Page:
January 16, 2017 - 12:00am PST to January 20, 2017 - 11:00pm PST
Copyright Week (https://www.eff.org/copyrightweek) commemorates the anniversary of Internet users' defeat of the Stop Online Piracy Act by bringing together a diverse group of advocates to address and support a core set of principles for fixing copyright law.

Day 1. Monday, Jan. 16 (Martin Luther King Jr. day): Building and Defending the Public Domain. The public domain is our cultural commons and a crucial resource for innovation and access to knowledge. Copyright policy should strive to promote, and not diminish, a robust, accessible public domain.

Day 2. Tuesday, Jan. 17: You Bought It, You Own It, You Fix It. Copyright law shouldn't interfere with your freedom to truly own your stuff: to repair it, tinker with it, recycle it, use it on any device, lend it, and then give it away (or re-sell it) when you're done.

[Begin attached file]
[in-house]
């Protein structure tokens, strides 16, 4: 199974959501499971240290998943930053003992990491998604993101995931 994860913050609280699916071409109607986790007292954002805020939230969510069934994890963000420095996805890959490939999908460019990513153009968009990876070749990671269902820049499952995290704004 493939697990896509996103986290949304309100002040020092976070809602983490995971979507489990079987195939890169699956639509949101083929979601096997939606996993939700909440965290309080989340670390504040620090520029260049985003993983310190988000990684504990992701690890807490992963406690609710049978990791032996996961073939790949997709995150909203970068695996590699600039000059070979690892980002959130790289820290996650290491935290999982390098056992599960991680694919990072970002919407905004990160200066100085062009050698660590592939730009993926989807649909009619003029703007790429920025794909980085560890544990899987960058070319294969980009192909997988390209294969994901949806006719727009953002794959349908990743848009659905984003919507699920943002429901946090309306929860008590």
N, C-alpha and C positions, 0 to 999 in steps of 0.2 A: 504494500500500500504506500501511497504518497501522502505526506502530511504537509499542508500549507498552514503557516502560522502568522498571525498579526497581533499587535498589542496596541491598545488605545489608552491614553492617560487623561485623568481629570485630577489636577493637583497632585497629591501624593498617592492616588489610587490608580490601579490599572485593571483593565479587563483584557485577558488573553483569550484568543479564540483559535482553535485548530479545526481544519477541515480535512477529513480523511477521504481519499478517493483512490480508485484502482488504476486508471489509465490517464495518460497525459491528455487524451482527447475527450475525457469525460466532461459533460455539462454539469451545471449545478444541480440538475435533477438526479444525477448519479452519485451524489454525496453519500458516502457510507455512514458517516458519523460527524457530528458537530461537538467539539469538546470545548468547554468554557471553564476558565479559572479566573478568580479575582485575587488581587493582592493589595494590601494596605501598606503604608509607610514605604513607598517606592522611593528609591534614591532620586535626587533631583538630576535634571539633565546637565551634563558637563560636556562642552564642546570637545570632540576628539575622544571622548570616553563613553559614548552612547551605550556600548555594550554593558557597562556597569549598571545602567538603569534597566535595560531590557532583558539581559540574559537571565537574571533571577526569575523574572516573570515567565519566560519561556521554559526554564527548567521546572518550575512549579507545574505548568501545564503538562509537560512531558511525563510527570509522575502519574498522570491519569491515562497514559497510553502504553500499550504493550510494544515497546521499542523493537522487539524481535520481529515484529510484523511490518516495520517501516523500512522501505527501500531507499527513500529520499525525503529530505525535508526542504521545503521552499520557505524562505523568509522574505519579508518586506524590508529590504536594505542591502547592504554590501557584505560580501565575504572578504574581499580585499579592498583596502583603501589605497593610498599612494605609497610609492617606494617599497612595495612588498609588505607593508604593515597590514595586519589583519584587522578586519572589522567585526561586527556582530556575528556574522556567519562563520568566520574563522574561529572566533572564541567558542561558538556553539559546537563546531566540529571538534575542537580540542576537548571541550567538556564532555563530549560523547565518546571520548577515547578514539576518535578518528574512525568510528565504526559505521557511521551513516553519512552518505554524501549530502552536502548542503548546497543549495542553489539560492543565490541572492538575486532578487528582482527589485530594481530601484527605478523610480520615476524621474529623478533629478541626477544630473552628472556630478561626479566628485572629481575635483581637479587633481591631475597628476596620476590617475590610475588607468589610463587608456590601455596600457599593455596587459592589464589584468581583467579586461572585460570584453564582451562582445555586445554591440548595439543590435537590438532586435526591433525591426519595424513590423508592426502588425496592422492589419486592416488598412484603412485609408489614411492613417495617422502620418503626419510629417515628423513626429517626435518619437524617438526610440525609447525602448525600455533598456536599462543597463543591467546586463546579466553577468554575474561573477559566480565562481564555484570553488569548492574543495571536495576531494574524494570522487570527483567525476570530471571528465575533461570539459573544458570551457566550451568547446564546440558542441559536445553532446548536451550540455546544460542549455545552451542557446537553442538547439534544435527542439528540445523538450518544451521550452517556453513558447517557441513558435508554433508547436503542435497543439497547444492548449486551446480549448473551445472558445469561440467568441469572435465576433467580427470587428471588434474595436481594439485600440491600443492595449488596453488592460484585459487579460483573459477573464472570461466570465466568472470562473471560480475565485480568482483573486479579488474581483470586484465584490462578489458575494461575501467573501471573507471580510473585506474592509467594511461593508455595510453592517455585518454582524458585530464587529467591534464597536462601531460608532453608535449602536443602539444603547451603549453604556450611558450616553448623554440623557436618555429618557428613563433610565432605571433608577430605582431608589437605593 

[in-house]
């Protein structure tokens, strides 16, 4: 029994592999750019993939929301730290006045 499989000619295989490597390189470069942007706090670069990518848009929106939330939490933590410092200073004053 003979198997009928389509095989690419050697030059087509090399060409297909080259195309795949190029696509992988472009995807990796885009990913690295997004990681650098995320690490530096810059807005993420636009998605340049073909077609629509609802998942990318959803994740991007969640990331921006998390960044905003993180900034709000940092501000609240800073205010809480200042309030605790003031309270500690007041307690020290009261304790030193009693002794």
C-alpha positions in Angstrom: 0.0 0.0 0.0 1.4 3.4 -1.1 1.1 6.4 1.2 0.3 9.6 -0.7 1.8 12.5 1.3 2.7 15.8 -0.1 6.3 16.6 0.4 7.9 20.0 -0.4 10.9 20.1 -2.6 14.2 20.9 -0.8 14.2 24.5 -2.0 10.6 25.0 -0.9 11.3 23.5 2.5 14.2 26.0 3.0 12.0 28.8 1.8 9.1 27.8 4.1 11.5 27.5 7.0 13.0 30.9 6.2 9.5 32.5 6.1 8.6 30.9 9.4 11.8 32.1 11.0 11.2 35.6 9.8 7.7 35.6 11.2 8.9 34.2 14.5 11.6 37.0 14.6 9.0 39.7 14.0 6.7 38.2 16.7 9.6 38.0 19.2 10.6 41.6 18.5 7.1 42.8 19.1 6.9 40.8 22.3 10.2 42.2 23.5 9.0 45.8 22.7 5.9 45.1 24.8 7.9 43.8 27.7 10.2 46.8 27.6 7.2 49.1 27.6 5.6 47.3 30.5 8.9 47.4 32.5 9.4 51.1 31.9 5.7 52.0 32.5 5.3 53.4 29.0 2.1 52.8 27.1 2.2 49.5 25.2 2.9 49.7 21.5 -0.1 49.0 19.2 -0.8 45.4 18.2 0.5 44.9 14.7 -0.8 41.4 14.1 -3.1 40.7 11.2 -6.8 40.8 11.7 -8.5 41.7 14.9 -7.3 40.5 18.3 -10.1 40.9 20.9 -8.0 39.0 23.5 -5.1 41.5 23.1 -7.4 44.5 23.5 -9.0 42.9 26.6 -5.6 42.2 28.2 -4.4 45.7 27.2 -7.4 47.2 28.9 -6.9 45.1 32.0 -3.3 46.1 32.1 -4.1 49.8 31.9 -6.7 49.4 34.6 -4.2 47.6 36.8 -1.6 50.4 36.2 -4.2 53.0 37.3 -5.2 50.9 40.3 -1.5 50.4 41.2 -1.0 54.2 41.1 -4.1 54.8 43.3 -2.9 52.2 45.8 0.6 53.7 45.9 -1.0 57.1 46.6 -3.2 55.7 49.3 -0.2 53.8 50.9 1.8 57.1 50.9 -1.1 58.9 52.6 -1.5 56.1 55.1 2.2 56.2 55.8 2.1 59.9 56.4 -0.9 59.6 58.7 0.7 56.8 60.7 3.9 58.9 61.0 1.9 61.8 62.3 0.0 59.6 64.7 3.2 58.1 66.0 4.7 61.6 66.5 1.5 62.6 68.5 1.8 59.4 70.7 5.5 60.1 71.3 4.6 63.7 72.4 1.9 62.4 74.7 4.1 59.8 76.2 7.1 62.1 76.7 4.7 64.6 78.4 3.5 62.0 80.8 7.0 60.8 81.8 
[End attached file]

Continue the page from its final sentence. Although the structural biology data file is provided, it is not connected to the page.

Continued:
Day 3. Wednesday, Jan. 18: Transparency and Representation. Copyright policy must be set through a participatory, democratic, and transparent process. It should not be decided through back room deals, secret international agreements, or unilateral attempts to apply national laws extraterritorially.

Day 4. Thursday Jan. 19: 21st Century Creators. Copyright law should account for the interests of all creators, not just those backed by traditional copyright industries. YouTube creators, remixers, fan artists and independent musicians (among others) are all part of the community of creators that encourage cultural progress and innovation.

Day 5. Friday, Jan. 20 (Inauguration Day): Copyright and Free Speech. Freedom of expression is fundamental to our democratic system. Copyright law should promote, not restrict or suppress free speech.